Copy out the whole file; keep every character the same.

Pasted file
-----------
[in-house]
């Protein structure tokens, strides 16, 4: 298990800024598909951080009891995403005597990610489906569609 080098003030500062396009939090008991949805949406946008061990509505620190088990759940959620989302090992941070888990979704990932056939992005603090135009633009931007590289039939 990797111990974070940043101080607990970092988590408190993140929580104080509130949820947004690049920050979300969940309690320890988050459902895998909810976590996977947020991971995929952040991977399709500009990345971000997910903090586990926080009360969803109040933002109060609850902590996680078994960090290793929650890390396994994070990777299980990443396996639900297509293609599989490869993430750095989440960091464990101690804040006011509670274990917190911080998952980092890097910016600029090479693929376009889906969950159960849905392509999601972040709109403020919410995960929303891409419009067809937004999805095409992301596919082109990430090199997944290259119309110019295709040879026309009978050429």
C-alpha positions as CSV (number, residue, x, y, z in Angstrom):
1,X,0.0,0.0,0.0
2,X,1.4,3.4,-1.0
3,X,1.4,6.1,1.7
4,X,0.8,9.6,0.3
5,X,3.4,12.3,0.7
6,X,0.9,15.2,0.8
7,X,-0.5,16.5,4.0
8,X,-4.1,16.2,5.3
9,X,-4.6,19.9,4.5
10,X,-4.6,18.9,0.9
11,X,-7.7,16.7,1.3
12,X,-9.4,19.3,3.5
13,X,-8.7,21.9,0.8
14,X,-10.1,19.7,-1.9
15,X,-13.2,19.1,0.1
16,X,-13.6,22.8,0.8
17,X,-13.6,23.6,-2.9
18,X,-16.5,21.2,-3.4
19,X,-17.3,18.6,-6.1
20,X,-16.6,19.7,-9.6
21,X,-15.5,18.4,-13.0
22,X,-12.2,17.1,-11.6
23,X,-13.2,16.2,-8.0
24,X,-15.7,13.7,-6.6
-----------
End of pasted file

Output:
[in-house]
């Protein structure tokens, strides 16, 4: 298990800024598909951080009891995403005597990610489906569609 080098003030500062396009939090008991949805949406946008061990509505620190088990759940959620989302090992941070888990979704990932056939992005603090135009633009931007590289039939 990797111990974070940043101080607990970092988590408190993140929580104080509130949820947004690049920050979300969940309690320890988050459902895998909810976590996977947020991971995929952040991977399709500009990345971000997910903090586990926080009360969803109040933002109060609850902590996680078994960090290793929650890390396994994070990777299980990443396996639900297509293609599989490869993430750095989440960091464990101690804040006011509670274990917190911080998952980092890097910016600029090479693929376009889906969950159960849905392509999601972040709109403020919410995960929303891409419009067809937004999805095409992301596919082109990430090199997944290259119309110019295709040879026309009978050429």
C-alpha positions as CSV (number, residue, x, y, z in Angstrom):
1,X,0.0,0.0,0.0
2,X,1.4,3.4,-1.0
3,X,1.4,6.1,1.7
4,X,0.8,9.6,0.3
5,X,3.4,12.3,0.7
6,X,0.9,15.2,0.8
7,X,-0.5,16.5,4.0
8,X,-4.1,16.2,5.3
9,X,-4.6,19.9,4.5
10,X,-4.6,18.9,0.9
11,X,-7.7,16.7,1.3
12,X,-9.4,19.3,3.5
13,X,-8.7,21.9,0.8
14,X,-10.1,19.7,-1.9
15,X,-13.2,19.1,0.1
16,X,-13.6,22.8,0.8
17,X,-13.6,23.6,-2.9
18,X,-16.5,21.2,-3.4
19,X,-17.3,18.6,-6.1
20,X,-16.6,19.7,-9.6
21,X,-15.5,18.4,-13.0
22,X,-12.2,17.1,-11.6
23,X,-13.2,16.2,-8.0
24,X,-15.7,13.7,-6.6